A discursive look at Napoleonic & ECW wargaming, plus a load of old Hooptedoodle on this & that

Friday, 17 September 2010

Playing at War - Part 3 - Pieces of Cardboard

I have always found it worthwhile to have an occasional sanity check. Not, you understand, because I have particular concerns about my sanity, but because it helps with understanding and prioritising things. If you take some everyday facet of your life from the shelf and have a look at it, and ask yourself "why do I do this?" then a couple of things may result - you may be comfortable with what you find, and you can gently dust it and put it back, or you may find something doesn't quite stack up, in which case you have learned something and you can decide what to do about it.

In the days when I was paid to work for someone else, there was a period when Time Management was the answer to everything. It didn't matter what the question was, the answer was probably Time Management. Like all panaceae exposed to too much light, it faded, once people realised that you can be as organised as you wish, but the rest of the world doesn't actually care what your priorities are - they expect you to answer the bloody phone when they choose to ring you. The theory is still sound, however.

One of the most interesting things that came out of the TM classes we used to run was the mismatch between what people spend their time and effort on and what they feel is important. Guys would regularly tell us that their families represented about 75% of everything that mattered to them, and yet they worked out that they spent less than 10% of their time on them. Without fail, attendees at the classes would be surprised at the analysis of their own lives, and would determine to do something about it - an intention which had normally been forgotten by the following week, by the way. Without any pretence at science or Great Wisdom, it can be instructive to use the same technique to look at (for example) what you get out of your hobby, whatever it might be, and try to attach some weights to the bits and pieces. The results will be very personal to you - a psychologist would have a field day with the results, no doubt, but that is not the point. You may then, if you wish, go on to make a list of things about the hobby which displease you, or which you would prefer not to have.

In my own pursuit of Napoleonic wargaming, I guess my personal breakdown is something like:

  • Insight gained from tabletop battles, as an extension of my study of the period 26%
  • Collecting, researching, painting & organising the armies 21%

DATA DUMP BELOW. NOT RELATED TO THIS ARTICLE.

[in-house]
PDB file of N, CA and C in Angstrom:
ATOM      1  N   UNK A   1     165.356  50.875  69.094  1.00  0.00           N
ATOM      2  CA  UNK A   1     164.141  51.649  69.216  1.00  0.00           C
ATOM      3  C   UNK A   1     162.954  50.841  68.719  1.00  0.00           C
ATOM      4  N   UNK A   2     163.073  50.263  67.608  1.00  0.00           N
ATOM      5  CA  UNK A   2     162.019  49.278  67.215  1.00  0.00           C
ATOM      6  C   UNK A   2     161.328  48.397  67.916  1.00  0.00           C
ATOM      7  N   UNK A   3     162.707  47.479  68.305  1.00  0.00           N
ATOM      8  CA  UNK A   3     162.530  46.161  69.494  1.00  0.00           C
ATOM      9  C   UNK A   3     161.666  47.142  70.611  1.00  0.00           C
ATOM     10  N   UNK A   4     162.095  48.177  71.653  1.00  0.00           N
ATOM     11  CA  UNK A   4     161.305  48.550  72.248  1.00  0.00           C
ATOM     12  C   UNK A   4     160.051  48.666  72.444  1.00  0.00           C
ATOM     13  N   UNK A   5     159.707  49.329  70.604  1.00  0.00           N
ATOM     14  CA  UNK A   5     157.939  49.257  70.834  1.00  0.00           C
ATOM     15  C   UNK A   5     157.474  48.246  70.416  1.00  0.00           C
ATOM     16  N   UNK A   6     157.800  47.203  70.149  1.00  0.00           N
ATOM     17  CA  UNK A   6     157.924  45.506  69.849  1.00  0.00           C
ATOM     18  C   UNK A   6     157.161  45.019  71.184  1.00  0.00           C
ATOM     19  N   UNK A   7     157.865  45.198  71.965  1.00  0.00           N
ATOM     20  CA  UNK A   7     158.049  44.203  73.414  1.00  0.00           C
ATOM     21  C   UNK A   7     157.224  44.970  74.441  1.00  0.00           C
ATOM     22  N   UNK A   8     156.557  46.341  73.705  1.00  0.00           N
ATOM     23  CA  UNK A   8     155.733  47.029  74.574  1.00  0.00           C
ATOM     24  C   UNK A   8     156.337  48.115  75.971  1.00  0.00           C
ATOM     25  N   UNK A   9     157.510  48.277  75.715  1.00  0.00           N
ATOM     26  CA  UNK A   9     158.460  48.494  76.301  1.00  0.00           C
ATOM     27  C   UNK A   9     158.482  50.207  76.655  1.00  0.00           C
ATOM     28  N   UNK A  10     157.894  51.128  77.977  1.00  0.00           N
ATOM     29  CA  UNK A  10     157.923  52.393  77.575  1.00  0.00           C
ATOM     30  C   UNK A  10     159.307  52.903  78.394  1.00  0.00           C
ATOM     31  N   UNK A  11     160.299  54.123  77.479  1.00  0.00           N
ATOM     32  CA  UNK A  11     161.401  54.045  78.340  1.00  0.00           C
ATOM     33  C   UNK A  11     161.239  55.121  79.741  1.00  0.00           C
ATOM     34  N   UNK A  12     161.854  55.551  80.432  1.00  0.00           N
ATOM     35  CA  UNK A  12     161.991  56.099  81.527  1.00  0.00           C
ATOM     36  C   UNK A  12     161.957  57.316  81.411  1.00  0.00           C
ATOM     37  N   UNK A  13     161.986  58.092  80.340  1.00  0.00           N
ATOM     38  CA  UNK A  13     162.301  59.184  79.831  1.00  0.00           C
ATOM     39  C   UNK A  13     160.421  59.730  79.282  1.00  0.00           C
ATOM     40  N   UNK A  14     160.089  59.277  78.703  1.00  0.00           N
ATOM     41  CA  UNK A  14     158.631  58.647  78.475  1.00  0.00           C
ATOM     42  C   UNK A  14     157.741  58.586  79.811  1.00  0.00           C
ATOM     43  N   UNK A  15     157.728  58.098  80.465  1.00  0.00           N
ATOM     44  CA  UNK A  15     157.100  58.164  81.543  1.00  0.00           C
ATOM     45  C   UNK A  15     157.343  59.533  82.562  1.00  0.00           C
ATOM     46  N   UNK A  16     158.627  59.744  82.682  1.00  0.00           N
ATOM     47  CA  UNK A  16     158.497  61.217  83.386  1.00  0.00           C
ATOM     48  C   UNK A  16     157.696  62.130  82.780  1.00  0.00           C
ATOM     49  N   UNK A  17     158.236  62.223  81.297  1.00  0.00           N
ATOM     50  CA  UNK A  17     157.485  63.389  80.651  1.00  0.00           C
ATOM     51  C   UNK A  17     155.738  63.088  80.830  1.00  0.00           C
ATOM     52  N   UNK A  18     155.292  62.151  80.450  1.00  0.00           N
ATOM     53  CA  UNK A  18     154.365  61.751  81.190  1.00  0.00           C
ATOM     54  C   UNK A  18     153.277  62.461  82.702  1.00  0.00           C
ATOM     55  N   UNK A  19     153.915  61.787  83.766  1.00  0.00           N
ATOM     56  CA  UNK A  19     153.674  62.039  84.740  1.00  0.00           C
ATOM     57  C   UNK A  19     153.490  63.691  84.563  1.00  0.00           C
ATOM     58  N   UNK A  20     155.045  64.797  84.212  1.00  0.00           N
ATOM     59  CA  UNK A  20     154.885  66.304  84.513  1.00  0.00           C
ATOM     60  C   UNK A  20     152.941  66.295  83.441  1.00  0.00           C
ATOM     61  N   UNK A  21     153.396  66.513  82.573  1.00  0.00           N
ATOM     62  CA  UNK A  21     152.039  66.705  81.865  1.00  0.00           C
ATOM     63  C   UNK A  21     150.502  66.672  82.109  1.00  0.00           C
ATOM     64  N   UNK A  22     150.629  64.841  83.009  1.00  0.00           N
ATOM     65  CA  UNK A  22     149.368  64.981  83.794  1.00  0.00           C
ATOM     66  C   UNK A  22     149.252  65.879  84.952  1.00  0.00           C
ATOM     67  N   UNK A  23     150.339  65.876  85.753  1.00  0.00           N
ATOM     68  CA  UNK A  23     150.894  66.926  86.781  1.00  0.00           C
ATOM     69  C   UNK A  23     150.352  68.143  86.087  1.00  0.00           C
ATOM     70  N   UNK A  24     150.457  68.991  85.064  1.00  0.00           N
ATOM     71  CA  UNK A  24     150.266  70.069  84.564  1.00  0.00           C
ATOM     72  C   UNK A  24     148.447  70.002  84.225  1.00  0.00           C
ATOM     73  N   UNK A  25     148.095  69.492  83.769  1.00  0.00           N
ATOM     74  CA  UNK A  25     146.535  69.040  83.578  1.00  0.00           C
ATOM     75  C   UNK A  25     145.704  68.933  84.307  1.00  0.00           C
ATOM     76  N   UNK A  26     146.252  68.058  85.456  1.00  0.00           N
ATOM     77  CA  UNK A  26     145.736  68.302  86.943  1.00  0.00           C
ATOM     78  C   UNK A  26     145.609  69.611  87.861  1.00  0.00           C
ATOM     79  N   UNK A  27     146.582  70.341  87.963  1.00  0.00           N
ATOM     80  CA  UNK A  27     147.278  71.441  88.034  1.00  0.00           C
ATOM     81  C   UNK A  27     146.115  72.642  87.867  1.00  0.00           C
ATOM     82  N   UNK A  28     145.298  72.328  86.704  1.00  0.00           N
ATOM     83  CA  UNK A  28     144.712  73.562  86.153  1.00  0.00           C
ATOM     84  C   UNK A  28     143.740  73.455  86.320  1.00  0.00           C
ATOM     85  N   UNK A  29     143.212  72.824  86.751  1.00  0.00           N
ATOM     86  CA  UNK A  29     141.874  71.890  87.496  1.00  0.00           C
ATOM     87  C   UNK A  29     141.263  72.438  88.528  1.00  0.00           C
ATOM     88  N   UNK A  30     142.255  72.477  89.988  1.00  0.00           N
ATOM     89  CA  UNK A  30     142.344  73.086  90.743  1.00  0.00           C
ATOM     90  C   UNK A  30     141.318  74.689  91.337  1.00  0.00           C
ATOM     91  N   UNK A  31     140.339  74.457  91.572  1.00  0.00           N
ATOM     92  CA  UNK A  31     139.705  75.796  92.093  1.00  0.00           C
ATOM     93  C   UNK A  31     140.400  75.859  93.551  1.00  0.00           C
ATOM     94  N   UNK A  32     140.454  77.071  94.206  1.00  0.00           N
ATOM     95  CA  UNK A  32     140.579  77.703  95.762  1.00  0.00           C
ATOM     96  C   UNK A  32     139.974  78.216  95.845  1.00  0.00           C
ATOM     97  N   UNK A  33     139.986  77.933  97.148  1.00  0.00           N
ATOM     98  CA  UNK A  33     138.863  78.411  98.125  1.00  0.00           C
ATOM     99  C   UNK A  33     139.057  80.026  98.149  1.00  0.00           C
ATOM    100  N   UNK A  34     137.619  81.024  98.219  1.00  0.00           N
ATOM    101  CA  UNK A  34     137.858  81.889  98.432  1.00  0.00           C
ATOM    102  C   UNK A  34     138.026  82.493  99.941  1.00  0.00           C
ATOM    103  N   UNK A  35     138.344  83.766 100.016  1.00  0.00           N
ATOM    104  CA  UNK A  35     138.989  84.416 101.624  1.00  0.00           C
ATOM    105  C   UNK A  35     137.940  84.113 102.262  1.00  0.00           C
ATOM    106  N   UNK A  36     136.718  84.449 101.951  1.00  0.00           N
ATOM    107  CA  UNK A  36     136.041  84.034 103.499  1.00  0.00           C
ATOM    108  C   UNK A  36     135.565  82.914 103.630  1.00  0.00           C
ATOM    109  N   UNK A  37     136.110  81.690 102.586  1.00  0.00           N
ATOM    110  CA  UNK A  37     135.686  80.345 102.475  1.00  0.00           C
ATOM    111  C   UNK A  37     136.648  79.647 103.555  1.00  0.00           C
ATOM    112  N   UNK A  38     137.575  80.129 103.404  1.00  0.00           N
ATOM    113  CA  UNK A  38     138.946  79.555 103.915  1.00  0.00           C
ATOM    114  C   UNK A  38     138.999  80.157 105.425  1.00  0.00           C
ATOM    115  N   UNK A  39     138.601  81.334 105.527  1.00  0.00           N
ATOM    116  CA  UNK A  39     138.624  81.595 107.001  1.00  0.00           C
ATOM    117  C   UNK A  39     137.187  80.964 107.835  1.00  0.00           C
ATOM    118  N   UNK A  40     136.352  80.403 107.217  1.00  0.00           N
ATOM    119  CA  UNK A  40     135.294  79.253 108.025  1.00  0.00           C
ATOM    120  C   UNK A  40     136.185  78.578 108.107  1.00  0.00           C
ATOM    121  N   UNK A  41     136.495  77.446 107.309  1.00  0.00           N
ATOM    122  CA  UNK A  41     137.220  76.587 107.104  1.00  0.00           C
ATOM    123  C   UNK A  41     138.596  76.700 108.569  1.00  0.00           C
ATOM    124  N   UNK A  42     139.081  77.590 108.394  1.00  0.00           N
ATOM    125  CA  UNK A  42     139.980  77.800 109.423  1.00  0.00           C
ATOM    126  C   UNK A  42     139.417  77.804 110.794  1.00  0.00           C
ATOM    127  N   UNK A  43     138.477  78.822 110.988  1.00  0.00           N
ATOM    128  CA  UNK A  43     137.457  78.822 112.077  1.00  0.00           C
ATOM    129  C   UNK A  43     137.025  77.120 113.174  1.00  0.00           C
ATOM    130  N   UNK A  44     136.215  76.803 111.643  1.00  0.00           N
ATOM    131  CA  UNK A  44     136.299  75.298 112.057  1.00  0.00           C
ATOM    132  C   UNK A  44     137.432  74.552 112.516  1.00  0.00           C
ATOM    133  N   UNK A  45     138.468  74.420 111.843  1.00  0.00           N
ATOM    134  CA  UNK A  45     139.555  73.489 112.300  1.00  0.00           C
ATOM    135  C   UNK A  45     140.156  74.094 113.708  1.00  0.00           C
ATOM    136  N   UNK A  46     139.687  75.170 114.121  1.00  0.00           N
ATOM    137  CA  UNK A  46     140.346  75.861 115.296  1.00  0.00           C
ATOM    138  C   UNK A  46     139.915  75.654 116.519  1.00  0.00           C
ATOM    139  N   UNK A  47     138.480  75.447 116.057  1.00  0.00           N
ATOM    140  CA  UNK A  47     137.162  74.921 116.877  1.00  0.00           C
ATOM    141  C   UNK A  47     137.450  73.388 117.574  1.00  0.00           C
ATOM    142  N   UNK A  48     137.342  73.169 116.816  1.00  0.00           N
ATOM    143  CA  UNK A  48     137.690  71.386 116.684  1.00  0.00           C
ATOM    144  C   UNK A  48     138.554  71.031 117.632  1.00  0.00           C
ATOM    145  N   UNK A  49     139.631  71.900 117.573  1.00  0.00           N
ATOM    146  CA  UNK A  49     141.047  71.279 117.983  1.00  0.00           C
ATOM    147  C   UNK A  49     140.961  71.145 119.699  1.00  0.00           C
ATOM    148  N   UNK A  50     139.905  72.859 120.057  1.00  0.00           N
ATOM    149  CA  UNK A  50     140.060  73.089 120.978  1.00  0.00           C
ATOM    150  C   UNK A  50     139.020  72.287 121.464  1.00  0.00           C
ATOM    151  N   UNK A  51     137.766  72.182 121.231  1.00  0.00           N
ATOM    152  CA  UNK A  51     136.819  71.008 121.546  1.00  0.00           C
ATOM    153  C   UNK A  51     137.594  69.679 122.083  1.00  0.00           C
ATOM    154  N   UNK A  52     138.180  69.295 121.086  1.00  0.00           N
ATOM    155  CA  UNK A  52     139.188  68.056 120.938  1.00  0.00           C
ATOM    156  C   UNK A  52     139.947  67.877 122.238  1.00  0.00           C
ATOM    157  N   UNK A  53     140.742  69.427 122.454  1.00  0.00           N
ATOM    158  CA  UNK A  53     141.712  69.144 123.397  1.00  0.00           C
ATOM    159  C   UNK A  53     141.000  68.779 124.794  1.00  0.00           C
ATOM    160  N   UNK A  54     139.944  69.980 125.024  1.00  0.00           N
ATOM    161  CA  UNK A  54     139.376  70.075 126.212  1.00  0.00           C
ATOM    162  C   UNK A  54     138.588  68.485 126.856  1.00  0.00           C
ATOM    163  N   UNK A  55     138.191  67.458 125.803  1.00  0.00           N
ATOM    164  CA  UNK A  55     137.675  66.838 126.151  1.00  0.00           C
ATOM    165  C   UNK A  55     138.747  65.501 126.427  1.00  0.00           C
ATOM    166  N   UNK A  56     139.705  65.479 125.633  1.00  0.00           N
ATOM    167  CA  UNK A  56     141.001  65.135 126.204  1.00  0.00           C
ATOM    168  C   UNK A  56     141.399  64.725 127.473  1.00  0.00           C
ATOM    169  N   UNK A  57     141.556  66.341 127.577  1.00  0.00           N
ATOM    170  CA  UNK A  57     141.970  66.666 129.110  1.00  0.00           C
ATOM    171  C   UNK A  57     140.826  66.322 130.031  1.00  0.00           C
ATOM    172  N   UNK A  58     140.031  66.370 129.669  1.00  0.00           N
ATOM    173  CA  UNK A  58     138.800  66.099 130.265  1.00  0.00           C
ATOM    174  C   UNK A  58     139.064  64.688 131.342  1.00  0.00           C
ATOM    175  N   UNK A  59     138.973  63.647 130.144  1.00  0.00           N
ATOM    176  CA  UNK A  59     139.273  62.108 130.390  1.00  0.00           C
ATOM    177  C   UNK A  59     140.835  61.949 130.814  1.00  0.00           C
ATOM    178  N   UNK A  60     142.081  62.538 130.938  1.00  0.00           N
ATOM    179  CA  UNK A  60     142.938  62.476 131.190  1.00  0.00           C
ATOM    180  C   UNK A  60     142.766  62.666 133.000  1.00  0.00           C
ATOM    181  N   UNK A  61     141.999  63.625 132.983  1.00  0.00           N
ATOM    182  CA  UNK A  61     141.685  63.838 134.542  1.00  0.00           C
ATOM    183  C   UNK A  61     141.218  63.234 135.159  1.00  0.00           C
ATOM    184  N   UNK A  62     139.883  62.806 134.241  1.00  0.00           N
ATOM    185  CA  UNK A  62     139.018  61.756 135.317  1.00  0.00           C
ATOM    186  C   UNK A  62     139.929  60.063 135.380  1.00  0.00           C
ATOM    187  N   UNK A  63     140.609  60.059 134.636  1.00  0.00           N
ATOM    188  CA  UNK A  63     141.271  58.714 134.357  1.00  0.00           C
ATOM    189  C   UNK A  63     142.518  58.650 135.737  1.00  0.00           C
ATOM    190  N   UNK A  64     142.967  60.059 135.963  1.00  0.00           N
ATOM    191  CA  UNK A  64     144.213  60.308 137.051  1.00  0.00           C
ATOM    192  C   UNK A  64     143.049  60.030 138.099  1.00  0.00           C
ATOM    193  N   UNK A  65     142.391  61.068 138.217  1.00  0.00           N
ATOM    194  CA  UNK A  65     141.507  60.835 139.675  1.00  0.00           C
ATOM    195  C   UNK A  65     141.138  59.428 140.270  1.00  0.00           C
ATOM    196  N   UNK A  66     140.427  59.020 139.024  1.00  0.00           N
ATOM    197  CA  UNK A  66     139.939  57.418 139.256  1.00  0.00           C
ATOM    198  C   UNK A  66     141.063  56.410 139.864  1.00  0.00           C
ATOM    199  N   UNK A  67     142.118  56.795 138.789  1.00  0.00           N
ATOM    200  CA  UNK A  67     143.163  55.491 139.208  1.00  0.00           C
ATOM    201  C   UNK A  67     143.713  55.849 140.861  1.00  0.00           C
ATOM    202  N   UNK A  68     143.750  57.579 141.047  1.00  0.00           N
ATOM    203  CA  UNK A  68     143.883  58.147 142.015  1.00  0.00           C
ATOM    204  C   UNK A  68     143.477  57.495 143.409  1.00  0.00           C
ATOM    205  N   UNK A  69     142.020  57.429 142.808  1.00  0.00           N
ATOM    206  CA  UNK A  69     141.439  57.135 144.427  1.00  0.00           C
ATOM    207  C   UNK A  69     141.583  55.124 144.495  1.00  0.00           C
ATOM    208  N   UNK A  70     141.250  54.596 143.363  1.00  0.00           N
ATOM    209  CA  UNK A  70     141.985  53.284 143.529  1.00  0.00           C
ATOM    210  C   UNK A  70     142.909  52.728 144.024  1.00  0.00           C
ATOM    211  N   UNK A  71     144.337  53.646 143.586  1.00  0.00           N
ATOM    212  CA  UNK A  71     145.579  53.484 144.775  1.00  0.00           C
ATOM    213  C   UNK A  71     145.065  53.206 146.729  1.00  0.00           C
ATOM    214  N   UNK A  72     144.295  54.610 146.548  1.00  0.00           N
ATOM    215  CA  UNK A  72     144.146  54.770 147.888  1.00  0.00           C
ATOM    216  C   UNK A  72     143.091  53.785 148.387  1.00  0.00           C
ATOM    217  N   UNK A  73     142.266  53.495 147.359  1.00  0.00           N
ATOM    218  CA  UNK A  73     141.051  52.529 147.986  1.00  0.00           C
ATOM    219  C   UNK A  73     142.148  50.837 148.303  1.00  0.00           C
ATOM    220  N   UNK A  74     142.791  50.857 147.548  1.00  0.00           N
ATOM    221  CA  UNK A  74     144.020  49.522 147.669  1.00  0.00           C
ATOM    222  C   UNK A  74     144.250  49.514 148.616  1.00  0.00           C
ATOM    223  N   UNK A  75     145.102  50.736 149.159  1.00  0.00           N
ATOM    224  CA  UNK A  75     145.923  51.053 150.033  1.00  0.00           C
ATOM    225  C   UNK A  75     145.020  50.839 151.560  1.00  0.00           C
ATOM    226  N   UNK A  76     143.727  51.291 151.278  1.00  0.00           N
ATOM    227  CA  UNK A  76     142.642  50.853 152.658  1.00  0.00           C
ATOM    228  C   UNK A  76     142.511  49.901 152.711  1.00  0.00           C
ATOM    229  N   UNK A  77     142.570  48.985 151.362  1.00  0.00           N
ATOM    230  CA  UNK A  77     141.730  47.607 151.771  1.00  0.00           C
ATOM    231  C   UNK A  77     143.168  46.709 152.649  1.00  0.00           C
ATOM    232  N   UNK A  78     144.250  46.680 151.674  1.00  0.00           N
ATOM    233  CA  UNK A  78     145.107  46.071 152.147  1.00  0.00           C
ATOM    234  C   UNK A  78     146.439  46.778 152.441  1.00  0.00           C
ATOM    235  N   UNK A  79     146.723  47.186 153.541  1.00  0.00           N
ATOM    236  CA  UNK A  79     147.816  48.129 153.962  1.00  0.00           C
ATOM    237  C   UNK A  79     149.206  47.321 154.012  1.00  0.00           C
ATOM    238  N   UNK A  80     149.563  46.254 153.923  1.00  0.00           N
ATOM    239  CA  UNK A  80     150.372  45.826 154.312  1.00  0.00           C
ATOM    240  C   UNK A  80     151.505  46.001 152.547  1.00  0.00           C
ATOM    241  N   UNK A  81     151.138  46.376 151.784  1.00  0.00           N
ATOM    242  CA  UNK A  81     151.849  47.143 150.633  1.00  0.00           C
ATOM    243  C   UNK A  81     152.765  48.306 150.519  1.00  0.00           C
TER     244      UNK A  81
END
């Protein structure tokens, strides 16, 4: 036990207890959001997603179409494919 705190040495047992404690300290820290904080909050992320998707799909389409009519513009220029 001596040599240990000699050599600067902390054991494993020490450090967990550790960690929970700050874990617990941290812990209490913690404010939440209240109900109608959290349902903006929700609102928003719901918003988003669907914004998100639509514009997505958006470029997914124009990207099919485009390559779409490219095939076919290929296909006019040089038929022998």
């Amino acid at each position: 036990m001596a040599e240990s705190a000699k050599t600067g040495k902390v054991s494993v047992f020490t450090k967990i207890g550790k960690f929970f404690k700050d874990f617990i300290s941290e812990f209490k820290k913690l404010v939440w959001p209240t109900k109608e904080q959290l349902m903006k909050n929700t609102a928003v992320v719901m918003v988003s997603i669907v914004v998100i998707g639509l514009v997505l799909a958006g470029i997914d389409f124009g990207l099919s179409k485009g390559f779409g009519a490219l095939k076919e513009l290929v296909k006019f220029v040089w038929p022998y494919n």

• Writing & programming rules 12%
  • The look of the thing - battles & collection 14%
  • Setting up & running (experiencing?) the battles 17%
  • The social side - battles & discussion 8%
  • Winning & personal glory(!) 2%
The spurious accuracy in the numbers is just because I felt obliged to ratio them down so they added up to 100! Things which I could do without include:
  • The guilt (yes, I think it is guilt) resulting from always being behind with figure painting schedules
  • Battles which run out of time before reaching a conclusion
  • Rules which are fiddly, or don't work, or waste time, or give me a headache
  • Clutter on the tabletop - spurious equipment and SHEETS OF PAPER (aargh)

From which I guess a profile emerges of a fairly solitary wargamer with anal tendencies. Your own numbers will probably be very different, that's fine - in my heart, I know that your numbers will somehow be better than mine...

When I first became aware of military boardgames, I guess I was faintly hostile, in an unspecific kind of way. There were Avalon Hill and SPI, and that was about it in those days. Here was I slaving away, tracking down unobtainable figures, painting them, and laboriously staging battles that didn't quite work, and there were people in the world who bought a complete game in a box - a game, moreover, with very little visual spectacle - and just played the thing without all the posturing and rigmarole which I was used to. What could possibly be the point of that? With my prejudices a little better focused, I avoided the whole subject. No way, thanks. Not for me. Maybe - at a pinch - a boardgame might allow a campaign to be managed, but the actual combat would have to be toy soldiers. Absolutely.